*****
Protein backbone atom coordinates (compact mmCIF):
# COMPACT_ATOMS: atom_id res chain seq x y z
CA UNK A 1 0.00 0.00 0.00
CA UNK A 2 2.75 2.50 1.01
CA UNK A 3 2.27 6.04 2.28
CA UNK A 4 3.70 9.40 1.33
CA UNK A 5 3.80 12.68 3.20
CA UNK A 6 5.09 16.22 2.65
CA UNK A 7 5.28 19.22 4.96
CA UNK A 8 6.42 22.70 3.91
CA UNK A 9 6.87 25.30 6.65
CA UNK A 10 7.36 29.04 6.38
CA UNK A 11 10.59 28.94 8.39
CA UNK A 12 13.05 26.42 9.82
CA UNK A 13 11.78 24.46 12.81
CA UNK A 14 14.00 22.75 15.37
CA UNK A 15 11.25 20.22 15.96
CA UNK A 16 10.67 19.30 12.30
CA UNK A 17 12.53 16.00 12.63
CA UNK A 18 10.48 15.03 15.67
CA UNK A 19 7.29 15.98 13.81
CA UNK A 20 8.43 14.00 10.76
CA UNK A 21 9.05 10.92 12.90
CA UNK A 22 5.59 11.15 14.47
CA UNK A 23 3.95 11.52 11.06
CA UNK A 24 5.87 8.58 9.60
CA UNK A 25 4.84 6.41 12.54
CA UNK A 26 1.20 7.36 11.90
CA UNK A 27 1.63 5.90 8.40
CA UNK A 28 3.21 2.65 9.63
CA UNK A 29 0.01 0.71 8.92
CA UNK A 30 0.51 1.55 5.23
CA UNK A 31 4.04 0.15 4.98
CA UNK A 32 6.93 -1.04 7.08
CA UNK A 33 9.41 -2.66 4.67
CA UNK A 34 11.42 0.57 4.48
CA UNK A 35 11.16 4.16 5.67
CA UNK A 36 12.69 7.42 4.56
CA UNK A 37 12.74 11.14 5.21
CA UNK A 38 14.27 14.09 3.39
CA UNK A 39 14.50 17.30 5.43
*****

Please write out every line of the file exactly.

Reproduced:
Protein backbone atom coordinates (compact mmCIF):
# COMPACT_ATOMS: atom_id res chain seq x y z
CA UNK A 1 0.00 0.00 0.00
CA UNK A 2 2.75 2.50 1.01
CA UNK A 3 2.27 6.04 2.28
CA UNK A 4 3.70 9.40 1.33
CA UNK A 5 3.80 12.68 3.20
CA UNK A 6 5.09 16.22 2.65
CA UNK A 7 5.28 19.22 4.96
CA UNK A 8 6.42 22.70 3.91
CA UNK A 9 6.87 25.30 6.65
CA UNK A 10 7.36 29.04 6.38
CA UNK A 11 10.59 28.94 8.39
CA UNK A 12 13.05 26.42 9.82
CA UNK A 13 11.78 24.46 12.81
CA UNK A 14 14.00 22.75 15.37
CA UNK A 15 11.25 20.22 15.96
CA UNK A 16 10.67 19.30 12.30
CA UNK A 17 12.53 16.00 12.63
CA UNK A 18 10.48 15.03 15.67
CA UNK A 19 7.29 15.98 13.81
CA UNK A 20 8.43 14.00 10.76
CA UNK A 21 9.05 10.92 12.90
CA UNK A 22 5.59 11.15 14.47
CA UNK A 23 3.95 11.52 11.06
CA UNK A 24 5.87 8.58 9.60
CA UNK A 25 4.84 6.41 12.54
CA UNK A 26 1.20 7.36 11.90
CA UNK A 27 1.63 5.90 8.40
CA UNK A 28 3.21 2.65 9.63
CA UNK A 29 0.01 0.71 8.92
CA UNK A 30 0.51 1.55 5.23
CA UNK A 31 4.04 0.15 4.98
CA UNK A 32 6.93 -1.04 7.08
CA UNK A 33 9.41 -2.66 4.67
CA UNK A 34 11.42 0.57 4.48
CA UNK A 35 11.16 4.16 5.67
CA UNK A 36 12.69 7.42 4.56
CA UNK A 37 12.74 11.14 5.21
CA UNK A 38 14.27 14.09 3.39
CA UNK A 39 14.50 17.30 5.43